Craig Foster says the global sports industry, as a highly visible, enterprising and influential social institution is long overdue in delivering its promises to change a world where inequality and basic human dignity is under increasing threat. And he says today’s high profile athletes such as Naomi Osaka, LeBron James and Australia’s own Adam Goodes are demonstrating exemplary leadership in pushing for a new vision of sport which stands publicly against all forms of social injustice.
As the newly appointed Adjunct Professor of Sport and Social Responsibility at Torrens University, the 40th Captain of the Australian Socceroos, multi award-winning broadcaster, author, human rights and social justice activist will share his knowledge, values and experience of human rights and equality with a new generation of students across the University.
In this role, Craig will work with business degree and masters students where he plans to embed social justice and human rights into the curricula, so that each graduate understands the responsibility of sport in addressing human rights and equality, and applies that thinking in their future roles – from global and national sports governing bodies to individual clubs.
“Athletes understand they are in a strong position to advocate for social justice and are living the mantra that sport has long promoted of standing for a better world, so the next generation of sports managers must be prepared to make a seismic adjustment when working with these athletes,” Craig said.
“Young people around the world are creating necessary change and seeking to work with organisations that are aligned in values and sport, like business and other sectors, is being forced to confront the concept of what it really stands for. We want to support and empower them with the choices they make as students and graduates embarking on their careers.”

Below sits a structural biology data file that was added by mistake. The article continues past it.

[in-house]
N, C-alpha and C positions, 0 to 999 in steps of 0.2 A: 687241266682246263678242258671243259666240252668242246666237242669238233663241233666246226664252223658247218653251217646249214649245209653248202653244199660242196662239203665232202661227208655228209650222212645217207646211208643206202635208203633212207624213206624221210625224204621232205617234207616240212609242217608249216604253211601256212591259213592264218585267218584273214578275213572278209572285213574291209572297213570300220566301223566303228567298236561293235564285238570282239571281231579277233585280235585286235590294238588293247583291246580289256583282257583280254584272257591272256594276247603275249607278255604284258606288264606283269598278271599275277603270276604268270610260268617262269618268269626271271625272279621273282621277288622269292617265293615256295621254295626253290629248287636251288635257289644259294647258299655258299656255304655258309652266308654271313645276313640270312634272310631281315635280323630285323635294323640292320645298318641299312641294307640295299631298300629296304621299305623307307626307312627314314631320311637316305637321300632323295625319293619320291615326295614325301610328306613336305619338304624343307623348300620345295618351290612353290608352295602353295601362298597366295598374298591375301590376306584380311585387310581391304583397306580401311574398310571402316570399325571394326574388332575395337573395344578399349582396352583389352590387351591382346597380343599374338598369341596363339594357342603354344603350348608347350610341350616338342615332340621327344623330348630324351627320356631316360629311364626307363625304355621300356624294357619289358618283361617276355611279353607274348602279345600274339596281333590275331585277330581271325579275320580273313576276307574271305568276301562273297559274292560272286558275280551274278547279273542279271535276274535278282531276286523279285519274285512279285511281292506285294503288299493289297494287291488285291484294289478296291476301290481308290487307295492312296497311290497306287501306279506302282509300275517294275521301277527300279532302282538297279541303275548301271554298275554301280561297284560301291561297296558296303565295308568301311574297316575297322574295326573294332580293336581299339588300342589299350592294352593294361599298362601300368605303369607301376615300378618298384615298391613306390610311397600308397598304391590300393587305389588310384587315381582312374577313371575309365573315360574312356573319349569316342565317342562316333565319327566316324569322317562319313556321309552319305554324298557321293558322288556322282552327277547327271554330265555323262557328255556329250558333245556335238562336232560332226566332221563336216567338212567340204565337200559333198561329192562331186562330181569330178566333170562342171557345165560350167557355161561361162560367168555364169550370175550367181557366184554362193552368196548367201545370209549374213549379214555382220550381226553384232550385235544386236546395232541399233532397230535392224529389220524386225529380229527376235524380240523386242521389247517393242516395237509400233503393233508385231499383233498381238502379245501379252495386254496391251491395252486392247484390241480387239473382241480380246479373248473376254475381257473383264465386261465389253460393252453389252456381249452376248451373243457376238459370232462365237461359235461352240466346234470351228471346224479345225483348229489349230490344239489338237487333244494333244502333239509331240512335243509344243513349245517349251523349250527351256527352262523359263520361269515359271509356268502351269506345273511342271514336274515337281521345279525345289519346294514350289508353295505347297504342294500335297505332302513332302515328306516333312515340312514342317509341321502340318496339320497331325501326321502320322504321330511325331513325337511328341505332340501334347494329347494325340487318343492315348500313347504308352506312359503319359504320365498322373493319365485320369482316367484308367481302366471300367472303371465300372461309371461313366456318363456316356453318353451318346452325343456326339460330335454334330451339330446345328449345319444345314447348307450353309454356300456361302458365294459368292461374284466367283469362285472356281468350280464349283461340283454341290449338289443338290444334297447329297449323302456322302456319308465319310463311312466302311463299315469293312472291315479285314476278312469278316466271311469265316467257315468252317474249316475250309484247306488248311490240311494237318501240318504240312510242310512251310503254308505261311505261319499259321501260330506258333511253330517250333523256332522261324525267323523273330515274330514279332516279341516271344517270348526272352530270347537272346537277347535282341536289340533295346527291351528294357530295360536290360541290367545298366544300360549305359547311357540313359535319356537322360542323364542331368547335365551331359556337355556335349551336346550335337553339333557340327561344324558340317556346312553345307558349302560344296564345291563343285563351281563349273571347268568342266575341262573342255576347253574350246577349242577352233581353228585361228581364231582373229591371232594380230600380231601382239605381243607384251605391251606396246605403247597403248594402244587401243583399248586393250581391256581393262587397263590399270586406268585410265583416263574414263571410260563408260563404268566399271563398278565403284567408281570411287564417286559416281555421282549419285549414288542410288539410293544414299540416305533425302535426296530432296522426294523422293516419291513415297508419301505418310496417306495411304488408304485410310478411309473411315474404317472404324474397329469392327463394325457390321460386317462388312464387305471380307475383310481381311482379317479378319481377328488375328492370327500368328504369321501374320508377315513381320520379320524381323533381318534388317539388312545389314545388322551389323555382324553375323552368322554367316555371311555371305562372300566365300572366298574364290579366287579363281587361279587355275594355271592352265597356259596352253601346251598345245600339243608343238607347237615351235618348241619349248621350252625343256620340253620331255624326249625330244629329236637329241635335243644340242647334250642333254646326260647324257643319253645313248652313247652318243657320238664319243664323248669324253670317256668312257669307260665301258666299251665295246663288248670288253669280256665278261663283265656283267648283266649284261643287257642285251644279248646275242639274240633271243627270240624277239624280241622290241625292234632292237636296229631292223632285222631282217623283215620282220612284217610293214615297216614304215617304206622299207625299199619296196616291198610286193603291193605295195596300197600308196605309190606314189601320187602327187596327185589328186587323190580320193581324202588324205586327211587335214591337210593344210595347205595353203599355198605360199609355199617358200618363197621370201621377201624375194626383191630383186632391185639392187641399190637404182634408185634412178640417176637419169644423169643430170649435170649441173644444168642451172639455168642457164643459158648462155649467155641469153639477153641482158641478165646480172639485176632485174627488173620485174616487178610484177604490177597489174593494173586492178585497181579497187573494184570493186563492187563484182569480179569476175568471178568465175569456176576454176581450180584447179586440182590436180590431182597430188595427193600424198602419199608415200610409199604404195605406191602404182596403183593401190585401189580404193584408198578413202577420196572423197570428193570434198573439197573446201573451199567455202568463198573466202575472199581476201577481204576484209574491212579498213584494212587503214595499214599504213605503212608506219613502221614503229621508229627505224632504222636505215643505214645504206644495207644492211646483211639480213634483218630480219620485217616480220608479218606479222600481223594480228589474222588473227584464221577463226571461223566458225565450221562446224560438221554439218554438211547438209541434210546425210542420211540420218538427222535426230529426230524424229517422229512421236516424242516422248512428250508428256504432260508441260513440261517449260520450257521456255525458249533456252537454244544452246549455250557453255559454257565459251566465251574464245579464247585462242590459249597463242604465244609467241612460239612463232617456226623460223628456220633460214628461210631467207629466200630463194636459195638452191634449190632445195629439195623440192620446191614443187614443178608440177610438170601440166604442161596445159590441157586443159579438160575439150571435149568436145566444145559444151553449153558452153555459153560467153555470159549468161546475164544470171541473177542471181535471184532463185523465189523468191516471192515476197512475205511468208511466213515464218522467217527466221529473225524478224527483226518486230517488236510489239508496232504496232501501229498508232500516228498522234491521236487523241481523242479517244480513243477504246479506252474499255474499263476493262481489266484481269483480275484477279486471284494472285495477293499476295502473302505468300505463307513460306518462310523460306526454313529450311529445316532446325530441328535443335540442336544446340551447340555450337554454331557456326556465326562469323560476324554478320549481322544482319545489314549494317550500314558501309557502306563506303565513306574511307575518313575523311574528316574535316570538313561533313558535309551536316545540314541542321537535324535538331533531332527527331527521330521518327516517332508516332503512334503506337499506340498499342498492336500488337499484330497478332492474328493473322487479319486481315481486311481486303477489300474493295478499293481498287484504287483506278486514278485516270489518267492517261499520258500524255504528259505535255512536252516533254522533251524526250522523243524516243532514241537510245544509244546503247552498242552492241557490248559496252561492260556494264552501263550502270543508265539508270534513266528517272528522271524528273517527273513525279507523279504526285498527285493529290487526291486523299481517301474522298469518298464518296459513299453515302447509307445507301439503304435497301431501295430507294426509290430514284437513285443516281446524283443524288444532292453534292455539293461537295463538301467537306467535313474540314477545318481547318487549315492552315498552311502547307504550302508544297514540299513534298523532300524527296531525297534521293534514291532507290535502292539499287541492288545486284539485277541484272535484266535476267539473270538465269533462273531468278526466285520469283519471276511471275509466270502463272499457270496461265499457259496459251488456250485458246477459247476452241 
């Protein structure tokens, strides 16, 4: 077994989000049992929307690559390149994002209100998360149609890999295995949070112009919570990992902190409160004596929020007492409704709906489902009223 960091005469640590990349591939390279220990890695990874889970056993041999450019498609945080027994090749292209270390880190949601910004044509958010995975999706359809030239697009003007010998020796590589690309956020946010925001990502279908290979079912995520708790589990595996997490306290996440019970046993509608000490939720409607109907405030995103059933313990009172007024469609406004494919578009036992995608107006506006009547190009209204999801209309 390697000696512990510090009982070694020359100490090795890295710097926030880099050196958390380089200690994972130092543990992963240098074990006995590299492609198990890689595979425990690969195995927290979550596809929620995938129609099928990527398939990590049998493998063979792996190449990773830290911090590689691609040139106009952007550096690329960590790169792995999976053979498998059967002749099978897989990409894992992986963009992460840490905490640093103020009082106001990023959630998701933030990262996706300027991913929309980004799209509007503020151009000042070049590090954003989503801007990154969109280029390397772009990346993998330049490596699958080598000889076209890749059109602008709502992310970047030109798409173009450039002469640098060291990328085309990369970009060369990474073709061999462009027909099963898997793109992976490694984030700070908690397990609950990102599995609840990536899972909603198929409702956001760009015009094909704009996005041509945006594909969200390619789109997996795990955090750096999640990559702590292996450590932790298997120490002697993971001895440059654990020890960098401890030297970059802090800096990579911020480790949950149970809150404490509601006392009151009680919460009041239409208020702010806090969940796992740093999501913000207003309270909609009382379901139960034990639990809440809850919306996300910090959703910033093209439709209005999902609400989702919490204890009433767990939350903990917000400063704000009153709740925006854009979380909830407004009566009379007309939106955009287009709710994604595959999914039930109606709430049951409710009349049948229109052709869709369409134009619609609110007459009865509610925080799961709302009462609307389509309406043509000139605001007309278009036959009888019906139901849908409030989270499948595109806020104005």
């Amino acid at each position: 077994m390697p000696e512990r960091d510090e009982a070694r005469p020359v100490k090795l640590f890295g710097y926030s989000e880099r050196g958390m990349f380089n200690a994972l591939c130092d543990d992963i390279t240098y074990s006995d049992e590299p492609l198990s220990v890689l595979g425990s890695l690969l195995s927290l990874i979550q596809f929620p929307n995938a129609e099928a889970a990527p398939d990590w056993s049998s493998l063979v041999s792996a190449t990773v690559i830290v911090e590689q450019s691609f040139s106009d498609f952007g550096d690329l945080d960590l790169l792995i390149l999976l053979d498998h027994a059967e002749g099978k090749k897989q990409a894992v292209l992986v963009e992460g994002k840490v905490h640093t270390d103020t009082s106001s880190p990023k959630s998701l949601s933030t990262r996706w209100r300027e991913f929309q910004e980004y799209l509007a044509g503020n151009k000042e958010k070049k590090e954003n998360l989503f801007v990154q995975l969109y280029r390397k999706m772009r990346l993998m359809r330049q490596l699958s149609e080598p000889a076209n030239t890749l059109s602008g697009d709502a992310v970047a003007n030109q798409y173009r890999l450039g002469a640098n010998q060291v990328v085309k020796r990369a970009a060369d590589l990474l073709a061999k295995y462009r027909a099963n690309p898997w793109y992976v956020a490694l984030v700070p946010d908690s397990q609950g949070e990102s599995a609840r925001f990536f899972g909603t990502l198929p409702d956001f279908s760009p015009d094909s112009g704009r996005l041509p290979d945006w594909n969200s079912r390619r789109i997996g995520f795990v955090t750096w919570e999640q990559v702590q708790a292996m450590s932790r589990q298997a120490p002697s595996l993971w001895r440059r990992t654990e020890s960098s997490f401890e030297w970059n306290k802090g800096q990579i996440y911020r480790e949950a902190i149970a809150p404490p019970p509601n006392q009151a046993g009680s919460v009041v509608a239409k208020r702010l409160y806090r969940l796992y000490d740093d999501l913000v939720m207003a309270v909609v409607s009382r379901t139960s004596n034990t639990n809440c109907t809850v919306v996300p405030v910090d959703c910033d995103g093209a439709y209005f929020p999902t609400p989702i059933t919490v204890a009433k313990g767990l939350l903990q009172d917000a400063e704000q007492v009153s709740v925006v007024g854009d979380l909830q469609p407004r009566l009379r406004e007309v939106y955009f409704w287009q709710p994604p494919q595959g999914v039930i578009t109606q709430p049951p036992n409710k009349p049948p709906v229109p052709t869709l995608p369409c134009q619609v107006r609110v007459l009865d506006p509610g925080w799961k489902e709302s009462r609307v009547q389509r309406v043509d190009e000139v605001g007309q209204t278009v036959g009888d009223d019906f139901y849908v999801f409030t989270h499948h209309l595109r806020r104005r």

In his new position in higher education, working with the future leaders of the sector, Craig says, over time, sport is shifting to a new paradigm.
“The concept of sport’s exceptionalism, that it exists outside the society that feeds it, is from a bygone era. Advocacy for social issues within the sector has been driven by athletes, but the industry itself is facing pressure to advocate for the people and communities that underpin it. The power of sport to bring people together is self evident. However, the real social power of sport is shaping global behaviour for the better,” Craig added.
Craig joins Torrens University’s as its relationship with the sport sector grows from strength to strength. His expertise will build on the university’s strong track record of partnering with some of the world’s most well known athletes and brands to deliver educational programs and impact, including its Simon Black Academy, its global partnership with Real Madrid Graduate School, as well local partnerships with GWS Giants, Sydney Roosters, Adelaide Oval, South Australia National Football League, to name a few.
Through the University, Craig is also interested in exploring research into practical models of sport and social justice, while also working with thought leaders on sports’ role in broader society.